Assessing recent trends in high-latitude Southern Hemisphere surface climate

TitleAssessing recent trends in high-latitude Southern Hemisphere surface climate
Publication TypeJournal Article
Year of Publication2016
AuthorsJones J.M, Gille ST, Goosse H., Abram N.J, Canziani P.O, Charman D.J, Clem K.R, Crosta X., de Lavergne C., Eisenman I, England M.H, Fogt R.L, Frankcombe L.M, Marshall G.J, Masson-Delmotte V., Morrison A.K, Orsi A.J, Raphael M.N, Renwick J.A, Schneider D.P, Simpkins G.R, Steig E.J, Stenni B., Swingedouw D., Vance T.R
JournalNature Climate Change
Volume6
Pagination917-926
Date Published2016/10
Type of ArticleReview
ISBN Number1758-678X
Accession NumberWOS:000388292800013
Keywordsannular mode; antarctic sea-ice; CMIP5 models; level rise; ocean; part i; past millennium; pine island glacier; west antarctica; whaling records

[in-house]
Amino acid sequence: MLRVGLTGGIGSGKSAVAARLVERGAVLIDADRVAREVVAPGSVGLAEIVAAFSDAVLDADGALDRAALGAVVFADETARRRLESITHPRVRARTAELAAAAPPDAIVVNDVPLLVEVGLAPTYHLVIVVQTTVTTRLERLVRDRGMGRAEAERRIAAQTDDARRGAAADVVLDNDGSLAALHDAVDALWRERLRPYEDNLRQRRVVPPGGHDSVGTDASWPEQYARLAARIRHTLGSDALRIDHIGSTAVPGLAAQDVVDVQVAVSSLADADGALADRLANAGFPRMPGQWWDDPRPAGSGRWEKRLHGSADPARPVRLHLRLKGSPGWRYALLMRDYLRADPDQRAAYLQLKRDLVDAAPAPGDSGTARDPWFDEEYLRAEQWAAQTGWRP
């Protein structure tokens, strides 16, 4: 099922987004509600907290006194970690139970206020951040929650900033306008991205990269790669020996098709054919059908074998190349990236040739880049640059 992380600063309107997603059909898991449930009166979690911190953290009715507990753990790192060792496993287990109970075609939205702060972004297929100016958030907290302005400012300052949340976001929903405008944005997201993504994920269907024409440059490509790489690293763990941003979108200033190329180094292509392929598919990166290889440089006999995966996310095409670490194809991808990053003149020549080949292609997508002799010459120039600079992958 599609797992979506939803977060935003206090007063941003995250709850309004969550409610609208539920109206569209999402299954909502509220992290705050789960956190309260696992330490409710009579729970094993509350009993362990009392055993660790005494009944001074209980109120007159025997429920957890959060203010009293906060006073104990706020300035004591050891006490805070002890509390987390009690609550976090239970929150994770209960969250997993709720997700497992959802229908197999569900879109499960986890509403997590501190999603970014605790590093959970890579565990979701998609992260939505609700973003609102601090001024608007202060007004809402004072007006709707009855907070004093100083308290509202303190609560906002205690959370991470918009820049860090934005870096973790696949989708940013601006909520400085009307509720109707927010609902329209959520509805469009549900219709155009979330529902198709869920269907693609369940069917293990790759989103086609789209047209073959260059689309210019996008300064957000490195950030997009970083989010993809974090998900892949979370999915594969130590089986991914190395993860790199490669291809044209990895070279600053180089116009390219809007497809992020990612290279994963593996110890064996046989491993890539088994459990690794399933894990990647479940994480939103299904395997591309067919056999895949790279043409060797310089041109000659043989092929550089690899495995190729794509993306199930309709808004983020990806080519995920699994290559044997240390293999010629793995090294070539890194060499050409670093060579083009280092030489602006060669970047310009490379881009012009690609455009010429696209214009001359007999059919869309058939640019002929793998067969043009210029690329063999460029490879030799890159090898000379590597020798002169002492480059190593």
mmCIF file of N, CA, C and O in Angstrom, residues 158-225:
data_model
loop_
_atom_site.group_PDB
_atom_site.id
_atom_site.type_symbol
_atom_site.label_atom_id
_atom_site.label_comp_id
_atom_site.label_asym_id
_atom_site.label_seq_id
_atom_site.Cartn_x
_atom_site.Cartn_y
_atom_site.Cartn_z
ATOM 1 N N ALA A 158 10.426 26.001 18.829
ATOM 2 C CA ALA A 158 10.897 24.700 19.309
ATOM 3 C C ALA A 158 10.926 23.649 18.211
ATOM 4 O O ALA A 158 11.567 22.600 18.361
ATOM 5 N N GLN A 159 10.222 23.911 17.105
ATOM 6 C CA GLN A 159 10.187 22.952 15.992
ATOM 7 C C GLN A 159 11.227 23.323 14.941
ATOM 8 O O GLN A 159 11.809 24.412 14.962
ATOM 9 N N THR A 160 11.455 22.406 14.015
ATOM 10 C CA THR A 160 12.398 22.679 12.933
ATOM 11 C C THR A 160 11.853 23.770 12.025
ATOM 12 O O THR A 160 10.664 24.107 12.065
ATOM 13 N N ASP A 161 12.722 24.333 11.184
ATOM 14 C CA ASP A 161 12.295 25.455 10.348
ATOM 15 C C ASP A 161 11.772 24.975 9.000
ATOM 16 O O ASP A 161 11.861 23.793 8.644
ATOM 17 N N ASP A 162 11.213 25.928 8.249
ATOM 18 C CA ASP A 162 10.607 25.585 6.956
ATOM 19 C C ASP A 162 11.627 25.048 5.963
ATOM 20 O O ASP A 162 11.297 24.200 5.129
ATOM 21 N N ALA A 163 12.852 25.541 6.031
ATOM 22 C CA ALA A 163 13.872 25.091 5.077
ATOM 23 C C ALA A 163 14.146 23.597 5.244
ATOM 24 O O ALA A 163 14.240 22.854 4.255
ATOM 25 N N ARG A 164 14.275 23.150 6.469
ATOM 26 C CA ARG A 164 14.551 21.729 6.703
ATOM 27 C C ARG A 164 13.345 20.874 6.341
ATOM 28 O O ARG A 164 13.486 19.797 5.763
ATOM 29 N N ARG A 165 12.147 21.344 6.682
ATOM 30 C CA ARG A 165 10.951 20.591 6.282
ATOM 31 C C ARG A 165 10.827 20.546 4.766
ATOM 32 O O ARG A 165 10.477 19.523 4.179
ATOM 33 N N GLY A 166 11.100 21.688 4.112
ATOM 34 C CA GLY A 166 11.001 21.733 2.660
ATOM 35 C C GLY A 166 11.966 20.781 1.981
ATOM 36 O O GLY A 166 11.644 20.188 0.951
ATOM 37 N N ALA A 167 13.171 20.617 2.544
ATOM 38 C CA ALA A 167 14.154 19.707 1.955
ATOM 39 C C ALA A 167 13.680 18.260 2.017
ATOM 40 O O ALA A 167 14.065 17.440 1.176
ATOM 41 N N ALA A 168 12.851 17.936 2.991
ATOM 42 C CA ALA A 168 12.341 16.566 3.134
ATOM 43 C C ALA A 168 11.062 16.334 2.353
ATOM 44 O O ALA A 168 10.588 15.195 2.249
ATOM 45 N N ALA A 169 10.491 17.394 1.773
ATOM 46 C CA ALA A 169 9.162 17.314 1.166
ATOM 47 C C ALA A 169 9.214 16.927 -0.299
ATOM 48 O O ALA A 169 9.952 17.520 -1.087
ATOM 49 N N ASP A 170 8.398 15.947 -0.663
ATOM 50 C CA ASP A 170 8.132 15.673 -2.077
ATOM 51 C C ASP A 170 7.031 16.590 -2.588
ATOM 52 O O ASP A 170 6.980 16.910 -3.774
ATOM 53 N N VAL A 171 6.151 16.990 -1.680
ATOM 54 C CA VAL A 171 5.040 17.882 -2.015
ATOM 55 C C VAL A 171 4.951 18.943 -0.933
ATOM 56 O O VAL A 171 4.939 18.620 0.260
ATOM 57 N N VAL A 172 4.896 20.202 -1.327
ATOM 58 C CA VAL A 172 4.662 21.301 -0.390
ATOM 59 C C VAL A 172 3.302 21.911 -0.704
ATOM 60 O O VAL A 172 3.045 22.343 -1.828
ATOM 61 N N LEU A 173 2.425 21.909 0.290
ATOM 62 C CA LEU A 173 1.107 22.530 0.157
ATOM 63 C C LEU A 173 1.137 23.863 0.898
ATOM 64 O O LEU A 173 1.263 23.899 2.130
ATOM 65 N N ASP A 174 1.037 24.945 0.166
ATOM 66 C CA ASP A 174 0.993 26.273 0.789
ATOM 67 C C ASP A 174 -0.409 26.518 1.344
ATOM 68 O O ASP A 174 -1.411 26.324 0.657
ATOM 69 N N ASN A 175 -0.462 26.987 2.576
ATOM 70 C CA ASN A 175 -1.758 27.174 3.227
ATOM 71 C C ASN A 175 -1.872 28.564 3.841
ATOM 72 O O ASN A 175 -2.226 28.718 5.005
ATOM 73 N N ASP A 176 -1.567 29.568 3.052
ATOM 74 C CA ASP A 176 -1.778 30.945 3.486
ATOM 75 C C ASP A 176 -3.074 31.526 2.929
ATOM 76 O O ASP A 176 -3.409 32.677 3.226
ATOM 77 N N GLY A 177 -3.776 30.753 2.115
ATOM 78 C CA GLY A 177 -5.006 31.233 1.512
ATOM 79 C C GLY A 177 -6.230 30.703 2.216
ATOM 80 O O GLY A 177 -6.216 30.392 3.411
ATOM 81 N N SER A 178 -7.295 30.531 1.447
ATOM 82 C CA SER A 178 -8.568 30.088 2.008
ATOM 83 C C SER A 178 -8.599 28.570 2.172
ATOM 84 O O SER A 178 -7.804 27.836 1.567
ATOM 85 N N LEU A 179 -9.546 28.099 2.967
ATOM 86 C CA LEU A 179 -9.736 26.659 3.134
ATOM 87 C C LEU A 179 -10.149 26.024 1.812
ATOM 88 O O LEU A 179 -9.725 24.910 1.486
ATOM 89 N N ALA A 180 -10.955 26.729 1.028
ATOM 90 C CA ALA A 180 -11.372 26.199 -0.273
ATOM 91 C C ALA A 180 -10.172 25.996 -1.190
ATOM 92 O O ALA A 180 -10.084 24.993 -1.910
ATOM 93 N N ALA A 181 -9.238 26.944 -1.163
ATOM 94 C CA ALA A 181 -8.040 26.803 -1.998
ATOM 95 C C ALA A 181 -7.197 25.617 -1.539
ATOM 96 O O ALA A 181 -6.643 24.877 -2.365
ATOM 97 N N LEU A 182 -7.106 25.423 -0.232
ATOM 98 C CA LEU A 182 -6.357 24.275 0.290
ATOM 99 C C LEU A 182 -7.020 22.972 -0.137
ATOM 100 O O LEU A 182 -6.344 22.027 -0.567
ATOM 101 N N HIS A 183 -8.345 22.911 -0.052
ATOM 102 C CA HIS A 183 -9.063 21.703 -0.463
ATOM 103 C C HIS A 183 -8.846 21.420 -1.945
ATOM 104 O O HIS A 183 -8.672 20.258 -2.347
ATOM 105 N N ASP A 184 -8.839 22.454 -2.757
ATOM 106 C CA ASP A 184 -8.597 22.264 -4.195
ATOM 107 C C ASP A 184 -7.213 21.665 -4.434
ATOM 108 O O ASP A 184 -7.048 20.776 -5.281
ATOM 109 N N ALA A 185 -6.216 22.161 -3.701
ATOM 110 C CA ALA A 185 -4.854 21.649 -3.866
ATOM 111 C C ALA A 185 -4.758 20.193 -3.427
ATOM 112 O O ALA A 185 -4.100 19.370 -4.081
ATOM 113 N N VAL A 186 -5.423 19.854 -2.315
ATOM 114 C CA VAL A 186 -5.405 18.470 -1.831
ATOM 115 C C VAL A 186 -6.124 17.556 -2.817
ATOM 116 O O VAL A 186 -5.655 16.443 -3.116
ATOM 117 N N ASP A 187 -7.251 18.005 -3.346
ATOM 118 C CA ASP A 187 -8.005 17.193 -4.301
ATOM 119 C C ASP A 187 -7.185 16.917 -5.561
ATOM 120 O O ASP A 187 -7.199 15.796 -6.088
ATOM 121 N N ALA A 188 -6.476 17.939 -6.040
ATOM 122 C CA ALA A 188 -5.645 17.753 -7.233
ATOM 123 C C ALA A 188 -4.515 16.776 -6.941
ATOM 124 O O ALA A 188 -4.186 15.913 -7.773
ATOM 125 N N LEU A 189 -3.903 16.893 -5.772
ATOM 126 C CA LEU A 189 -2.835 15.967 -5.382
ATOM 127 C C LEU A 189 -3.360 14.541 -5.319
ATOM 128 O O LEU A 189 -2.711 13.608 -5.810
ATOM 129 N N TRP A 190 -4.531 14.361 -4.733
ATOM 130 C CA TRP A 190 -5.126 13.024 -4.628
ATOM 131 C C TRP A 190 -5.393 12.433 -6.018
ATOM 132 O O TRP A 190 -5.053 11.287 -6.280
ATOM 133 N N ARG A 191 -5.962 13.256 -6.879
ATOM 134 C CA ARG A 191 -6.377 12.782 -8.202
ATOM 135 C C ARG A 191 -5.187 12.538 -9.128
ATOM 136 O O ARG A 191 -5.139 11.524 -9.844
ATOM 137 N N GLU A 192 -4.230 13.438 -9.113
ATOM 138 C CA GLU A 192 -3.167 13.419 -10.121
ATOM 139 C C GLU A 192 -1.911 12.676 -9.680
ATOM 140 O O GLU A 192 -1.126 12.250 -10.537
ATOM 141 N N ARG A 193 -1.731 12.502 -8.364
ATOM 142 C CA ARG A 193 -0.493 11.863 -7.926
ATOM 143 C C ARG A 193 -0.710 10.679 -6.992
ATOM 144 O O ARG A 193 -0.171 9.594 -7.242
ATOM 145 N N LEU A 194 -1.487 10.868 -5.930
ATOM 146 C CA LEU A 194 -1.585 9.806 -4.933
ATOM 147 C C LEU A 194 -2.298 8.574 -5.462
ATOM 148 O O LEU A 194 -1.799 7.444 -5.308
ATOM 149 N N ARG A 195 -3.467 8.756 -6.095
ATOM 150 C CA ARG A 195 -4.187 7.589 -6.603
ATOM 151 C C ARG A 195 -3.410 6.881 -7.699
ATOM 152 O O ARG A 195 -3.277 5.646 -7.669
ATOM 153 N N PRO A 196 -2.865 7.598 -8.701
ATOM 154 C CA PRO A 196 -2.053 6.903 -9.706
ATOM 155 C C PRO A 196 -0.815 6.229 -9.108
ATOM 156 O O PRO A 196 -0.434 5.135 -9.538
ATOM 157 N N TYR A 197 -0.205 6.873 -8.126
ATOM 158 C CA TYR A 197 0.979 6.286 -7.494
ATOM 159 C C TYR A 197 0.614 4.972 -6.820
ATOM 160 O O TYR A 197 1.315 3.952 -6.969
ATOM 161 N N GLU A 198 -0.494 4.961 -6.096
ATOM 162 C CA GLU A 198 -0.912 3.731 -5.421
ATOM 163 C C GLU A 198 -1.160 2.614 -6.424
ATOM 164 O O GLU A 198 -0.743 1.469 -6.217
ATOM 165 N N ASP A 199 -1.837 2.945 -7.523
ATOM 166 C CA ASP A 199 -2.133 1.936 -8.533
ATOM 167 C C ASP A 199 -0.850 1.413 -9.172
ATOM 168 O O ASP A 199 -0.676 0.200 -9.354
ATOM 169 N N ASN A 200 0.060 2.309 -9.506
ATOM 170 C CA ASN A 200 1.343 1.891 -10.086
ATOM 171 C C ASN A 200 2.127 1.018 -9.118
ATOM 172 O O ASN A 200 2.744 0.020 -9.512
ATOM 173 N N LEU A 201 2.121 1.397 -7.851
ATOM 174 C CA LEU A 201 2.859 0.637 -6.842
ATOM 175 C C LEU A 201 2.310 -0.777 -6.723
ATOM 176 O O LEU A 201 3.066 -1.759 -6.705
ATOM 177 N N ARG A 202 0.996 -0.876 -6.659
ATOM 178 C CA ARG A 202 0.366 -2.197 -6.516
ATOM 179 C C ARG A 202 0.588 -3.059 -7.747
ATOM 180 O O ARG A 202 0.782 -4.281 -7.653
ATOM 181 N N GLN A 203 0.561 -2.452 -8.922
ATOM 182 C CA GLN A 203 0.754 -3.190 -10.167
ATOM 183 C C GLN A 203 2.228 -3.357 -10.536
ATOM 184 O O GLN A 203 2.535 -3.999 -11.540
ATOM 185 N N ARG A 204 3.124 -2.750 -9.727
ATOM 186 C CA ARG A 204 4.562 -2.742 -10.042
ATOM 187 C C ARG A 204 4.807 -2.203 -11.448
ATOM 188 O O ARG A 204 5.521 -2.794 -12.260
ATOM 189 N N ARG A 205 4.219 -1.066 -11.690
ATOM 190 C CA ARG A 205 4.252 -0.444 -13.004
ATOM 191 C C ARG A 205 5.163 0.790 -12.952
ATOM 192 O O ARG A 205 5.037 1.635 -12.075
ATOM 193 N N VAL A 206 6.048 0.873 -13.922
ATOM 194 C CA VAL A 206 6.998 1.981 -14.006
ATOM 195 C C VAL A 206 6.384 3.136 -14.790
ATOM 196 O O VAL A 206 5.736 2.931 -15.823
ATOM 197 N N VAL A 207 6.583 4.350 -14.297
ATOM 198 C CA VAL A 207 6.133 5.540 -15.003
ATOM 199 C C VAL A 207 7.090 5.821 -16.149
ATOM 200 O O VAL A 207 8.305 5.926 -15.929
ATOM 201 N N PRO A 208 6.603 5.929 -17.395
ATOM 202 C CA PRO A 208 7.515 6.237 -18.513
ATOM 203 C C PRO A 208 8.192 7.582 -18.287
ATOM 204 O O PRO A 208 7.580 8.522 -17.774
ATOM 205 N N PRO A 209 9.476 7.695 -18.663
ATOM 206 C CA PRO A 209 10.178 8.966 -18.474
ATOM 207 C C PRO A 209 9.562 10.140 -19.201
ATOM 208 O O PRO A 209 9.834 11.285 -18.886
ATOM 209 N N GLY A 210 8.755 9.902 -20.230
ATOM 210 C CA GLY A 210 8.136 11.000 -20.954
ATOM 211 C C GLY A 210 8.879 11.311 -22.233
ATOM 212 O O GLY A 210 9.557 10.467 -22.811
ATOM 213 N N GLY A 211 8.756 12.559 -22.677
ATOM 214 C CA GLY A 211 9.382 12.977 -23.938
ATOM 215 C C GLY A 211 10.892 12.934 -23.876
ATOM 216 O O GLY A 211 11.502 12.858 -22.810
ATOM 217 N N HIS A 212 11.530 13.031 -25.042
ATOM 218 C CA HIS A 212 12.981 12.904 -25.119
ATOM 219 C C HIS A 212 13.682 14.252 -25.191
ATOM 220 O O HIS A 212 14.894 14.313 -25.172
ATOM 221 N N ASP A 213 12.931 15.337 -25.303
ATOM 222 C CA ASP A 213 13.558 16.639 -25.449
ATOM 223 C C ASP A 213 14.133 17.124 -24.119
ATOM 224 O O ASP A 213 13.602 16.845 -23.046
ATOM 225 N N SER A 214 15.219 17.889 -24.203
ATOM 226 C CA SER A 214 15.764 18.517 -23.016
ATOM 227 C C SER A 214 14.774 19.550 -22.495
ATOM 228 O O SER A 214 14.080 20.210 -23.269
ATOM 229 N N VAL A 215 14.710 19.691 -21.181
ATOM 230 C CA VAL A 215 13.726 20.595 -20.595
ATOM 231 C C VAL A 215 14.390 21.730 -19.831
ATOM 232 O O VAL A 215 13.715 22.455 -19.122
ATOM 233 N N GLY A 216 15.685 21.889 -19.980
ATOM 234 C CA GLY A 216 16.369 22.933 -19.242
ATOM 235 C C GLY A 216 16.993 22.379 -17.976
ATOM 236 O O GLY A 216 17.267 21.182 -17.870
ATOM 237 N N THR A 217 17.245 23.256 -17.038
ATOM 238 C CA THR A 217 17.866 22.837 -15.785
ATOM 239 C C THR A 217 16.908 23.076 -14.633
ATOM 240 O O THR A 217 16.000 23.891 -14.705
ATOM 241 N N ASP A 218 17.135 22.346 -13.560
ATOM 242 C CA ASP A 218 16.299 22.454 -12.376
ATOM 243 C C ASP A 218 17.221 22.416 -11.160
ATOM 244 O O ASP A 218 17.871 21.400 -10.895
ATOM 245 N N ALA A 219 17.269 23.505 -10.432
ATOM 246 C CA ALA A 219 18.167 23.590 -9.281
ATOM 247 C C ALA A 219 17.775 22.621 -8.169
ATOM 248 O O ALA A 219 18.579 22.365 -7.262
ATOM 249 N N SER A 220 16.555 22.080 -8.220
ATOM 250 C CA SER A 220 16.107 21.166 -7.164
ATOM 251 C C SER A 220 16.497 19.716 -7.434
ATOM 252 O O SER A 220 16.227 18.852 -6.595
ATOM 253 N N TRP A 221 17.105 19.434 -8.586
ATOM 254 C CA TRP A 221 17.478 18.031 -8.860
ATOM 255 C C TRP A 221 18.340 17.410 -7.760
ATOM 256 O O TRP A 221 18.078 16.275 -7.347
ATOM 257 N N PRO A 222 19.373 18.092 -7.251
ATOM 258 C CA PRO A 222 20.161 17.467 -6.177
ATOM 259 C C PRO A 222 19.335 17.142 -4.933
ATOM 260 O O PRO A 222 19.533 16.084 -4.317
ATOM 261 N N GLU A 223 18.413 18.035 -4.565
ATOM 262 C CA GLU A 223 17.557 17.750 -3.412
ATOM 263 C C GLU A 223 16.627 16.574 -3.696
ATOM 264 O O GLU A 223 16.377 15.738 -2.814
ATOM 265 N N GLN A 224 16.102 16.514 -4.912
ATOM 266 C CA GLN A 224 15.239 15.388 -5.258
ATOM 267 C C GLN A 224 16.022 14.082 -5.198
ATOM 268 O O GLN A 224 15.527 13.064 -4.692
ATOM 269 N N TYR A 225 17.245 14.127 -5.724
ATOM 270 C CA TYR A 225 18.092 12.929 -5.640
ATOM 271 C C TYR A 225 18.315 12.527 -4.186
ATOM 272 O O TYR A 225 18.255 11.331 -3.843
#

Abstract

Understanding the causes of recent climatic trends and variability in the high-latitude Southern Hemisphere is hampered by a short instrumental record. Here, we analyse recent atmosphere, surface ocean and sea-ice observations in this region and assess their trends in the context of palaeoclimate records and climate model simulations. Over the 36-year satellite era, significant linear trends in annual mean sea-ice extent, surface temperature and sea-level pressure are superimposed on large interannual to decadal variability. Most observed trends, however, are not unusual when compared with Antarctic palaeoclimate records of the past two centuries. With the exception of the positive trend in the Southern Annular Mode, climate model simulations that include anthropogenic forcing are not compatible with the observed trends. This suggests that natural variability overwhelms the forced response in the observations, but the models may not fully represent this natural variability or may overestimate the magnitude of the forced response.

DOI10.1038/nclimate3103
Short TitleNat. Clim. Chang.
Student Publication: 
No